So, although many people have retired early(RE), are they really financially independent (FIRE) with income for only a limited number of years?
For those who "snapped," as you describe them, it may well have been the right decision to quit rather than risk their mental and spiritual health. But it probably takes a bigger leap to adjust to FIRE on less savings than they had been hoping for. Still, with a downward adjustment in expenses, all in all it works out in a surprising number of cases around here.

But to continue working full time and not mind it brings a degree of comfort to me as I move ahead.
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Old 07-13-2008, 08:41 AM   #78
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But to continue working full time and not mind it brings a degree of comfort to me as I move ahead.
The financial aspect was not the determining factor for me. I had reached my "number" well before I left my job. I continued working until I qualified to retire so I could get the medical benefits. I took the pension as a lump sum.

I didn't like my MegaCorp job. I didn't hate it either. It had good and bad parts, but I enjoyed the challenges. I had issues with management and the politics. I felt like I would be happier not working. So far I am right, and I'm not worried by the current economic situation.

I'm not morally opposed to working. I've read the "Do what you want and the money will follow" books and articles. I know a few people who love their jobs, who go home from work and do the same thing for fun and would do the job for free (they say). And I envy them that. You sound like you may be there too.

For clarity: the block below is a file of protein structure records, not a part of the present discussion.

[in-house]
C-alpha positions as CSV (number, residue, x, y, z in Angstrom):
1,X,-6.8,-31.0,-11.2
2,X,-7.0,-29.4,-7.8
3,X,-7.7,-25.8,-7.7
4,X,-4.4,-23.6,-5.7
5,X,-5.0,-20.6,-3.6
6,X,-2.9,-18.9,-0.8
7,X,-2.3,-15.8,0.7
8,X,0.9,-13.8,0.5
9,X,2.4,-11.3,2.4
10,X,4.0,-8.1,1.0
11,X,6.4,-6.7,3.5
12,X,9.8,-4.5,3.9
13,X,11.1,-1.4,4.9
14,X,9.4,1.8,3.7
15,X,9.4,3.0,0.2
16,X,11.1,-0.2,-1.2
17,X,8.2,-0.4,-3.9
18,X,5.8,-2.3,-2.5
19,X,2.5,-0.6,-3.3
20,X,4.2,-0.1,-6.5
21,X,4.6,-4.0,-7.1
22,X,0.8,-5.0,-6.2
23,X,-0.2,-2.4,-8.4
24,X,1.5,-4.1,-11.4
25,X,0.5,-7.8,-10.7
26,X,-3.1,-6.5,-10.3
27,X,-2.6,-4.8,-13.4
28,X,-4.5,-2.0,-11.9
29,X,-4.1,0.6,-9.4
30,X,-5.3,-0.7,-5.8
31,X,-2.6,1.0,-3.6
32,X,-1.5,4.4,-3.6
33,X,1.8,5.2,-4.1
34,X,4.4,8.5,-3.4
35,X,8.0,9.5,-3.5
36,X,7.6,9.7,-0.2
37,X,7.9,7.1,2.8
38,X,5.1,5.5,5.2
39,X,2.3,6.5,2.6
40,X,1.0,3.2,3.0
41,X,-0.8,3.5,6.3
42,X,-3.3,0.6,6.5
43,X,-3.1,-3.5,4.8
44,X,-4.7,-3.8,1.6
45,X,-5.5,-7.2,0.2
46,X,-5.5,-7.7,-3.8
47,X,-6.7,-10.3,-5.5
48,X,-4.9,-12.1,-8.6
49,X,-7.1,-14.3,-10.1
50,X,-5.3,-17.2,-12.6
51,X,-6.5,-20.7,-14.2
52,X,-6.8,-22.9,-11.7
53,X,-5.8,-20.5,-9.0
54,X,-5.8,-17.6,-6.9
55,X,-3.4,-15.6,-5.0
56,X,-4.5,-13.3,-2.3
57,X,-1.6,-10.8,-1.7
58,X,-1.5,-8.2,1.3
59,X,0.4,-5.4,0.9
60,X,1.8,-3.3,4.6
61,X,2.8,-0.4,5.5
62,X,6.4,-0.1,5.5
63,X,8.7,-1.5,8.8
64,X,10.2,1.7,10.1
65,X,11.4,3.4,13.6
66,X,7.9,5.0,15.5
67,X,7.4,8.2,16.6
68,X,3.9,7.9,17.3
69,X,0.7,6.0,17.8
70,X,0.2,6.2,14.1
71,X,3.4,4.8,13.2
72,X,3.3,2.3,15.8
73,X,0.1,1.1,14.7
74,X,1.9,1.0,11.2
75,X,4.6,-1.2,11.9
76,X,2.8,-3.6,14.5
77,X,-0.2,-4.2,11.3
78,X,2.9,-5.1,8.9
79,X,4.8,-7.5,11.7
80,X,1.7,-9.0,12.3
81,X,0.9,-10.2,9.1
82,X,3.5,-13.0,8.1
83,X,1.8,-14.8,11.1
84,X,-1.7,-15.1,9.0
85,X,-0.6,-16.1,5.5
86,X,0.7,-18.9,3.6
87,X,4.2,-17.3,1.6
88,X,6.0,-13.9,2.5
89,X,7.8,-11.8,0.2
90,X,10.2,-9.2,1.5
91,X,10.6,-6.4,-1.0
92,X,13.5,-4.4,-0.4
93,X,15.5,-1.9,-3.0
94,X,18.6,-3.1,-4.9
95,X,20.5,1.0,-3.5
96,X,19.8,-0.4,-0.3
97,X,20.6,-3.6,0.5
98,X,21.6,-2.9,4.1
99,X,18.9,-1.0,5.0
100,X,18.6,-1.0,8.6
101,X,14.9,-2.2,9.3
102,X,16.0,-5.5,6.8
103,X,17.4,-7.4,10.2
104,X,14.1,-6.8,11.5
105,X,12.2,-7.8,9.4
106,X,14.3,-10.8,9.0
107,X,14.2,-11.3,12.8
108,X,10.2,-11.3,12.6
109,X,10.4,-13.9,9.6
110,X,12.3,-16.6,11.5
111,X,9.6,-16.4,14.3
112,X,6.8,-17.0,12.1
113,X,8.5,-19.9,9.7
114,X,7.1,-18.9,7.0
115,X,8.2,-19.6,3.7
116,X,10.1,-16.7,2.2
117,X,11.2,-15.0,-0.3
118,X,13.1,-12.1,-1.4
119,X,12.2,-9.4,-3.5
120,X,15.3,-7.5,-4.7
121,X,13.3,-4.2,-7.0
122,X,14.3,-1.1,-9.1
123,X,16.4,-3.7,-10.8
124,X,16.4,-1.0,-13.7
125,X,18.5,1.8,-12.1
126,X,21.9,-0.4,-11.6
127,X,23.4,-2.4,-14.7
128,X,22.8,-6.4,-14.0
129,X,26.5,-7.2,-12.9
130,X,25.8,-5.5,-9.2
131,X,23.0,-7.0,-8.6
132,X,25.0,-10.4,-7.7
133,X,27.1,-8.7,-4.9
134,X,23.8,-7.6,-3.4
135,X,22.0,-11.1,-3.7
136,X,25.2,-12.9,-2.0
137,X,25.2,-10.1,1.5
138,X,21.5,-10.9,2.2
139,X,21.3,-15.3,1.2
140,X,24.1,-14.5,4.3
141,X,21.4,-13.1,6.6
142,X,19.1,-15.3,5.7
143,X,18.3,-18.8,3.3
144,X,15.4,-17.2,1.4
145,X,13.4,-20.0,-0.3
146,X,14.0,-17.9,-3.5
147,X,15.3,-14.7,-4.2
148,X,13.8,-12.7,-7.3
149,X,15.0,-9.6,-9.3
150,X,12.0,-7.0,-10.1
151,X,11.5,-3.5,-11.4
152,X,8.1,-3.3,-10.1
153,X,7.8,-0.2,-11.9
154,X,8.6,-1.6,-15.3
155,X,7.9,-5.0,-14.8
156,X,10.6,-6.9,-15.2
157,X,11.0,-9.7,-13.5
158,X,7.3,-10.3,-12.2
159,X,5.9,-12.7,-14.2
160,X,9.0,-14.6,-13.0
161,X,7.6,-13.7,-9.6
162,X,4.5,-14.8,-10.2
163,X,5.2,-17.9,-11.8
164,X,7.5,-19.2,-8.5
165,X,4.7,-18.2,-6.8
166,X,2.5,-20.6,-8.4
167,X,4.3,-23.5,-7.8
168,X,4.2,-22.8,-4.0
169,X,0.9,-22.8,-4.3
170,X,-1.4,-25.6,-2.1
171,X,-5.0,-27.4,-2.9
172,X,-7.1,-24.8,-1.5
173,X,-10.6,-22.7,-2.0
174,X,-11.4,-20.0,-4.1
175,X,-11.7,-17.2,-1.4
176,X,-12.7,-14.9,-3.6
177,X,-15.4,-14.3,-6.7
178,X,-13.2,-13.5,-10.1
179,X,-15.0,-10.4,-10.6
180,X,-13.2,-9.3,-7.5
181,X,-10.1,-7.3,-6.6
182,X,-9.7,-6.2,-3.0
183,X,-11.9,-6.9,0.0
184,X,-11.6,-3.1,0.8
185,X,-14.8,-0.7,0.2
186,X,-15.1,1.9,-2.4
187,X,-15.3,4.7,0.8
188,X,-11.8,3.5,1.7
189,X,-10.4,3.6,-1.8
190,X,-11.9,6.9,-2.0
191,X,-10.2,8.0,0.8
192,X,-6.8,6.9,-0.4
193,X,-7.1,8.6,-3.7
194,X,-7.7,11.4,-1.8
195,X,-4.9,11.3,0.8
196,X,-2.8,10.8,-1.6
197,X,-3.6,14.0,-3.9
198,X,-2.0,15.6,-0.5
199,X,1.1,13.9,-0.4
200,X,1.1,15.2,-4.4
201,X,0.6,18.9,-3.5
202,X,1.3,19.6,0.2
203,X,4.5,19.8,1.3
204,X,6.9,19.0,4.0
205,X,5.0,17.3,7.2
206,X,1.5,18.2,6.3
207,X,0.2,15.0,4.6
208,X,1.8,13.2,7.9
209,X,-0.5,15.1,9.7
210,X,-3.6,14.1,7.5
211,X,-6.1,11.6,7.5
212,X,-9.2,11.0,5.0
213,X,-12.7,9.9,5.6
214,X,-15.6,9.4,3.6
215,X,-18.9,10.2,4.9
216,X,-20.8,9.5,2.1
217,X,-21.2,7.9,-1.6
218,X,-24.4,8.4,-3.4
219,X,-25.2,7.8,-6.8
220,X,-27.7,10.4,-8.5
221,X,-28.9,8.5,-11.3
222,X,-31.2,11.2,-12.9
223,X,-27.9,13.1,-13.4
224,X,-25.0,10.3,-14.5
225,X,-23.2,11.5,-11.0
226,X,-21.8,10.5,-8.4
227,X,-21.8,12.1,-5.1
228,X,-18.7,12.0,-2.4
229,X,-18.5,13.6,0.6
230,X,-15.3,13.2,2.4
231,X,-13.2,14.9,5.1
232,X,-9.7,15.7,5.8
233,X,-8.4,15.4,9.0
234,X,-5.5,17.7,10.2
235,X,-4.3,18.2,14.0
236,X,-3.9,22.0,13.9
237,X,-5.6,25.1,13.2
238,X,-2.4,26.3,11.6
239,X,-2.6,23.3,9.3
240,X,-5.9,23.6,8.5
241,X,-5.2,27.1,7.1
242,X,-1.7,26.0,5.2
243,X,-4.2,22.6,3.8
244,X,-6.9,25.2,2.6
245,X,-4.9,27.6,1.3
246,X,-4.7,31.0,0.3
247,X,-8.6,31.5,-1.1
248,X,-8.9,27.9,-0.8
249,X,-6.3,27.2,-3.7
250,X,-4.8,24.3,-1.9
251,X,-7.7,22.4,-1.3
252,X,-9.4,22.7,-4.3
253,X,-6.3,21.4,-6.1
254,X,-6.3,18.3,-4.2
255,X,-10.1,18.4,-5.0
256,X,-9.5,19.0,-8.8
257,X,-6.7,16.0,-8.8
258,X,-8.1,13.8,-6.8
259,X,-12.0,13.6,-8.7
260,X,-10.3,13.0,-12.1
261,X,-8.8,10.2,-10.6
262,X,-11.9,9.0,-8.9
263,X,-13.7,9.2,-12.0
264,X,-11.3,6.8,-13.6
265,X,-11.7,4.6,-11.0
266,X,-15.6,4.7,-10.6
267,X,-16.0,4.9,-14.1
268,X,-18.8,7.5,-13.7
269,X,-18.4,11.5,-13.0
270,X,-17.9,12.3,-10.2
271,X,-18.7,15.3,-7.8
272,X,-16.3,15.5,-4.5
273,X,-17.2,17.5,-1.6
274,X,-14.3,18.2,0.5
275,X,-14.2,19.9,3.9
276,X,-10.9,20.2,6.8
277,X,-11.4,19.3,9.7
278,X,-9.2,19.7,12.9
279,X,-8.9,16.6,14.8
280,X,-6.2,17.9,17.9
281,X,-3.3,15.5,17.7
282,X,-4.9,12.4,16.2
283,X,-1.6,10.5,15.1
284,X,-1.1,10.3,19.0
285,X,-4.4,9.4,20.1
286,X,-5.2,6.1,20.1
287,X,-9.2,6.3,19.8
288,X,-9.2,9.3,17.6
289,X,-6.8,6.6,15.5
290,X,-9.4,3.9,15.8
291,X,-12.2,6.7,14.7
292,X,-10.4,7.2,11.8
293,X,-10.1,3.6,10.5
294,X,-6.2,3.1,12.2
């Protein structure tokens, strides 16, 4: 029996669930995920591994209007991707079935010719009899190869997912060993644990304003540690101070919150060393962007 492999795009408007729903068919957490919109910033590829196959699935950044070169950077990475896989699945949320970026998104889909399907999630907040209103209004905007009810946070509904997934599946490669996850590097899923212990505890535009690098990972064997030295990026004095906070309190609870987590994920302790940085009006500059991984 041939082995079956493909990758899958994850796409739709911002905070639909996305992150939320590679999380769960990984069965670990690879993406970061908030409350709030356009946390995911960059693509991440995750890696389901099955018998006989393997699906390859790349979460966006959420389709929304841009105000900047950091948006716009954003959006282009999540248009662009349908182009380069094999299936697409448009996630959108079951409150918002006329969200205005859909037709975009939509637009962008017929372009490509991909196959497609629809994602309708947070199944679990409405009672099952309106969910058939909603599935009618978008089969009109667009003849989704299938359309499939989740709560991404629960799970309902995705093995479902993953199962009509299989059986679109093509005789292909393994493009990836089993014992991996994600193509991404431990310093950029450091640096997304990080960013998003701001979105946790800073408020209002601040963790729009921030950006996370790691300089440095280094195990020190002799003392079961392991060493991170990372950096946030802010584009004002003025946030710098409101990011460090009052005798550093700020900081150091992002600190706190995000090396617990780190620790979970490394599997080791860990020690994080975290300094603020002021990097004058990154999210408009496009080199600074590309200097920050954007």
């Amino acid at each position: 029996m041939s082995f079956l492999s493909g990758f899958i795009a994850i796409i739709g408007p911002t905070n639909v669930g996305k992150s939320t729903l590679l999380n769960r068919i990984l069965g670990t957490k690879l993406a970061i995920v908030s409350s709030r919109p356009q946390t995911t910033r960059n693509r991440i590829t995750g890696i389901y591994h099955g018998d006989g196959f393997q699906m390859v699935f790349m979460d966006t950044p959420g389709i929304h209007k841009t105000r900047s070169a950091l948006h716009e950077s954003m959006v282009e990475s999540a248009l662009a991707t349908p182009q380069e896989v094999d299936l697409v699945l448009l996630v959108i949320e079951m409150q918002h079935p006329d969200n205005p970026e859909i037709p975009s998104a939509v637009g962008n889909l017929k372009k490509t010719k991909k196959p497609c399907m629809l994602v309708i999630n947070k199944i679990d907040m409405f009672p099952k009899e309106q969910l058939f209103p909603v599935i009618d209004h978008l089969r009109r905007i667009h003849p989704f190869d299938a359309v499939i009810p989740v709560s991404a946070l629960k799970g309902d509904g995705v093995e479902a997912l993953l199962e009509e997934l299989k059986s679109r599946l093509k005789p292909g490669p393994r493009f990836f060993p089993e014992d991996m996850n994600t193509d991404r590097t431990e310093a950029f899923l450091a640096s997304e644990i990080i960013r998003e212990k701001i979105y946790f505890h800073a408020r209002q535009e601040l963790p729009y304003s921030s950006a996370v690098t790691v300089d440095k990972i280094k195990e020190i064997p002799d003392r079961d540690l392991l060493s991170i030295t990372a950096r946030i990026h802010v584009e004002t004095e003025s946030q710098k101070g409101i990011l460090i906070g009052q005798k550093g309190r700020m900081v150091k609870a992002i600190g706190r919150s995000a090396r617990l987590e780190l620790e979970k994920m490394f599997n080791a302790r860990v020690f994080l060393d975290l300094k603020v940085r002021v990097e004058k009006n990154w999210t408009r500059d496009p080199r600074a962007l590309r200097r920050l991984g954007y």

My problem is, I don't have anything like that. No idea what it would even be. I'm hoping that as I poke around here and there during my FIRE time, I might stumble on something that I love to do. But I suspect that even if I find a way to turn reading for pleasure or hiking into a paying proposition, I won't want to be tied into it for a career. It will be interesting to see. if anything comes along.

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Old 07-13-2008, 11:51 AM   #79
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For those who "snapped," as you describe them, it may well have been the right decision to quit rather than risk their mental and spiritual health. But it probably takes a bigger leap to adjust to FIRE on less savings than they had been hoping for. Still, with a downward adjustment in expenses, all in all it works out in a surprising number of cases around here.
I get the impression that the first years of ER are fantastic for many people. After all, they've escaped their dreaded jobs.

But, I really wonder how things work out towards the later years when making due with less and less could have a major effect on a person's lifestyle. Despite what I read from some people on this forum, when I see older Americans on extremely tight budgets, I don't get the impression of the sheer joy they experienced during their initial retirement years.

Then again, it's not like financial security alone buys happiness. There are many other factors. Given the choice, though...
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Old 07-13-2008, 12:41 PM   #80
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But, I really wonder how things work out towards the later years when making due with less and less could have a major effect on a person's lifestyle. Despite what I read from some people on this forum, when I see older Americans on extremely tight budgets, I don't get the impression of the sheer joy they experienced during their initial retirement years.
I'll bet very few of the older folks you see scraping by ever paid attention to the things we discuss here. Sure, a few FIRE types will be sorry, but their number will be dwarfed by those who stumbled along and never consciously examined the road ahead, never built a plan, just figured things would "work out".